ARIN’s free pool is effectively drained, with fewer than 150,000 IPv4 numbers remaining in block sizes of 256 or 512. All of the angst over how to handle the dwindling IPv4 free supply can be put to rest. The big question is “what now” given that IPv4 number requests have continued to climb over the years.
According to a session led by ARIN’s Leslie Nobile at ARIN 35, there are now only two options available to those in need of IPv4 numbers in blocks sizes larger than a /23: a free pool waitlist or the IPv4 transfer market. The waitlist, which ARIN activated today, is likely to be just that – a wait. Numbers are sometimes returned to the free pool voluntarily by registrants that no longer need them, and ARIN occasionally reclaims numbers from registrants that don’t pay their registration fees, commit fraud or dissolve. On a semi-annual basis, IANA also re-distributes to all the RIRs numbers that are returned to or otherwise recovered by IANA. The expected volume of returns is likely to be modest at best. In contrast, there are approximately 800 million to 1 billion unadvertised IPv4 numbers globally that could be re-distributed in the IPv4 market, which could satisfy demand for another 3-5 years or potentially longer.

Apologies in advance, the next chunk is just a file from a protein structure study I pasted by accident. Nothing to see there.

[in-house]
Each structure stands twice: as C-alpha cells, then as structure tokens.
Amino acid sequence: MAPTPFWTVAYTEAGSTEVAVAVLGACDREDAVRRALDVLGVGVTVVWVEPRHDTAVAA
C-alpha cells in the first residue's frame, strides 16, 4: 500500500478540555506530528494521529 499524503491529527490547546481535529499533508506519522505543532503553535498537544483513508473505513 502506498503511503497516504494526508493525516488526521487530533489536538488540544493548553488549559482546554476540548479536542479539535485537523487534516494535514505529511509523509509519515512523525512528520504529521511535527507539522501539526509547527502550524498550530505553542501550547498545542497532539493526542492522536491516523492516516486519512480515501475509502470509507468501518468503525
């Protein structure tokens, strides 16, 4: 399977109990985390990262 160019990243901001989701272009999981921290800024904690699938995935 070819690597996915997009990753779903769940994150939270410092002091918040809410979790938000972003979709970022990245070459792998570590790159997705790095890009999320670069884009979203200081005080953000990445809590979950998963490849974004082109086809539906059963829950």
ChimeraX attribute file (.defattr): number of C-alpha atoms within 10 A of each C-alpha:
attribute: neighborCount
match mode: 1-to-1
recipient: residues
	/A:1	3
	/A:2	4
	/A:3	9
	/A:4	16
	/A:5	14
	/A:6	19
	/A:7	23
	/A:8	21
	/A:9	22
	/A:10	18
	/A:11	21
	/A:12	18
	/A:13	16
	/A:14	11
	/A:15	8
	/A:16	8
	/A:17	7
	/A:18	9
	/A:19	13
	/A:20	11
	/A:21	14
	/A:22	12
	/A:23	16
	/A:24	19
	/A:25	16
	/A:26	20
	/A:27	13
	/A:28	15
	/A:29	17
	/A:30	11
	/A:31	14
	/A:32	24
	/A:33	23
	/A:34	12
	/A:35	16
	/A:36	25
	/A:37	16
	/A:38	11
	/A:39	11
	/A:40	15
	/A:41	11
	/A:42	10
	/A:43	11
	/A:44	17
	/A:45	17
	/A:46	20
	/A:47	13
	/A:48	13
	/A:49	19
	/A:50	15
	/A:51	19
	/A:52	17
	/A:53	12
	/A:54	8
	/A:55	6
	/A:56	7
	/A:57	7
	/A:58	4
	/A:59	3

It is now generally accepted within the Internet community that the IPv4 market is a necessary phase in the transition to IPv6. In fact, earlier today, ARIN’s President and CEO, John Curran, expressly encouraged organizations that need larger amounts of address space to make use of the IPv4 transfer market. ARIN has made significant progress in streamlining specified recipient transfers – implementing a greatly improved preapproval process and more quickly completing transfer requests. Still more could be done. Eliminating needs based requirements for 8.3 transfers, or even relaxing those requirements as proposed in Draft Policy 2015-7, and posting more and better information about completed transfers would help the IPv4 market function more efficiently and transparently.
The sun is setting on IPv4 free pool allocations. It is now time to embrace fully a free global market as the most effective way to make IP numbers available to network operators – at least until the migration to IPv6 is substantially complete.